Accusing the U.S. of masterminding and financing the massive protests in Cuba this week, the island’s foreign minister issued a veiled threat that American actions could trigger a new exodus of Cubans to the United States.
“I accuse the government of the United States of being directly involved and of having serious responsibility in the incidents that occurred on July 11 and I warn again that it will be responsible for the consequences that arise,” Foreign Minister Bruno Rodriguez said, adding the U.S. is risking the “incitement of irregular and disorderly migratory flows between the two countries.”
Appearing live on television and Cuban government websites, Rodriguez added: “I warn the U.S. government that their irresponsible behavior may have serious consequences that damage the national interest of both countries.”
Around the same time Rodriguez was speaking, U.S. Homeland Security Secretary Alejandro Mayorkas, himself Cuban American, warned Cubans not to attempt coming to the United States illegally by sea.
“Any migrant intercepted at sea, regardless of their nationality, will not be permitted to enter the United States,” Mayorkas said at a press conference.
In Havana, Rodriguez labeled the unprecedented protests throughout the island Sunday “small disturbances” that were the direct result of U.S. government “aggression” through a “political operation” in social media.
He also accused the Republican government of Florida of taking part and financing demonstrations. He did not provide evidence other than saying that a company linked to activists who promoted the hashtag #SOSCuba and others that were circulating on social media before the protests was registered in Florida. He also said the U.S. government was funding news websites that published lies about the Cuban government and the situation on the island to encourage regime change.
Rodriguez resorted to a PowerPoint presentation, and said activists funded by the U.S. government were promoting hashtags against his government using “untraceable bots” and were violating Twitter’s community policies. He also called president Biden’s statement of support of the Cuban people “cynical” and urged the administration to lift the 60-year-old embargo against the island.
The demonstrations led to the death of at least one protester, the Cuban government acknowledged Tuesday in a hint that the protests that began Sunday carried on into the next day. (The government has shut off internet service in large swaths of the island, making it difficult for Cubans to share social videos of protests since Sunday.)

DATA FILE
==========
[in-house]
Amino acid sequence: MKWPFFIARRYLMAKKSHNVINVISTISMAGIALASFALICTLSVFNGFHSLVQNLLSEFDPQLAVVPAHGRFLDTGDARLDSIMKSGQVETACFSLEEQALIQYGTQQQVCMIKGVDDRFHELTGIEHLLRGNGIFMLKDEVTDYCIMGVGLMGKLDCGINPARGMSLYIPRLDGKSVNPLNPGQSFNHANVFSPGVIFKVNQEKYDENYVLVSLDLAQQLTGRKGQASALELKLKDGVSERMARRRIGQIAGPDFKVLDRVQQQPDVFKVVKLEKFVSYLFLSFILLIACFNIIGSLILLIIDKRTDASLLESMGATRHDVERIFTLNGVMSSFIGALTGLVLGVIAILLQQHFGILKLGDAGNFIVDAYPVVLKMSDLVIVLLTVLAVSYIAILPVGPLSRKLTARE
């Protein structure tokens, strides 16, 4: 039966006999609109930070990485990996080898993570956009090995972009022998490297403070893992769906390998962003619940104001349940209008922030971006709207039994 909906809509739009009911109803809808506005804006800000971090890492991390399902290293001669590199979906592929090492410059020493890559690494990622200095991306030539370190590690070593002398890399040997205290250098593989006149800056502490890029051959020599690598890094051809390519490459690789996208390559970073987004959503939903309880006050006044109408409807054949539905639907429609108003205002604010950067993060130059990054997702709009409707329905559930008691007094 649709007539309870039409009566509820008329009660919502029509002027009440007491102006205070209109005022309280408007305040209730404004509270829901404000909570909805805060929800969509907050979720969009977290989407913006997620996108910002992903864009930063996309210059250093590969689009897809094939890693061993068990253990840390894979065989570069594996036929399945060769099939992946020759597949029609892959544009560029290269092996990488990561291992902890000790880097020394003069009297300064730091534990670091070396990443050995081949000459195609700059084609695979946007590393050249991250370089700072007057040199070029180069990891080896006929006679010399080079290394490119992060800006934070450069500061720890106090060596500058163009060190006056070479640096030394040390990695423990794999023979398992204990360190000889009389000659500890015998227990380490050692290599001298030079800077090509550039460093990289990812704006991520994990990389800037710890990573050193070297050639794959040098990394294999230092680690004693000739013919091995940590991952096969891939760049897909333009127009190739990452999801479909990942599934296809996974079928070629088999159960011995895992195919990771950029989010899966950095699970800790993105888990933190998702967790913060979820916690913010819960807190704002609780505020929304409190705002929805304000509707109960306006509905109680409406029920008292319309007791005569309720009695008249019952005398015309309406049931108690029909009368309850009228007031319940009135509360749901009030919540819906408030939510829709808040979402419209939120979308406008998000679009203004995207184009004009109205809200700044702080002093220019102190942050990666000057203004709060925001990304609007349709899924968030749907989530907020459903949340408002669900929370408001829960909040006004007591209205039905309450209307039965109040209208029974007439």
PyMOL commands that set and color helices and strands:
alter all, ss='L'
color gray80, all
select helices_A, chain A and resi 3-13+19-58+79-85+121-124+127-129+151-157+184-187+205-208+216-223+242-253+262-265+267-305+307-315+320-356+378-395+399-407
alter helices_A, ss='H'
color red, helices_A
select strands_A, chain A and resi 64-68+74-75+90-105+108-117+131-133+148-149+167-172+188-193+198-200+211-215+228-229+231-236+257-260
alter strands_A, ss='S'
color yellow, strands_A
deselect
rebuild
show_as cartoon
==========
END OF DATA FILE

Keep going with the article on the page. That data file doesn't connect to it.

Diubis Laurencio Tejeda, 36, died during “disturbances” on Monday in La Guinera, a neighborhood on the outskirts of Havana, Cuba’s Interior Ministry said. Videos posted on social media on Tuesday show images of protests reportedly taking place in Santa Clara, Cardenas and Camagüey.
Although the government has tried to minimize the impact of the demonstrations, they were deemed significant enough for Raúl Castro, the octogenarian leader who is still the ultimate authority in Cuba, to come out of retirement to attend an emergency meeting of the Communist Party’s Politburo.
The meeting, reported by the official Communist Party daily Granma, took place on Sunday, the day thousands of Cubans took to the streets demanding the “end of the dictatorship” in several cities, including Havana. It is unclear why Granma’s website waited till Monday to publish the information.
The paper repeated accusations by Cuba’s handpicked president, Miguel Díaz-Canel, that the U.S. was behind the protests. U.S. officials have dismissed those claims.
“During the meeting, provocations orchestrated by counterrevolutionary elements, organized and financed from the United States with destabilizing purposes, were analyzed,” Granma said.
The daily paper praised “the exemplary response of the people to the call of comrade Díaz-Canel to defend the Revolution in the streets, which allowed the defeat of the subversive actions.”
Castro’s presence in the meeting may be an indication that there are doubts that Díaz-Canel, whom Castro himself selected to succeed him at the top of the party and as president, can handle the crisis alone.
After the protests started in San Antonio de los Baños near Havana, Díaz-Canel visited the town in the hopes of calming the situation, in a gesture mimicking what the late Fidel Castro did when demonstrators took to the Malecon in 1994. But by Sunday afternoon, the protests had spread throughout the country. Díaz-Canel then appeared on television, seemingly agitated, and called on fellow communists to confront the demonstrators by any means necessary. Facing criticism, he tried to walk back his comments in a televised address on Monday, saying he didn’t call for violence but said the demonstrators “got what they deserve.”
He has been the target of the ire of demonstrators who have chanted his name along with a common Cuban expletive.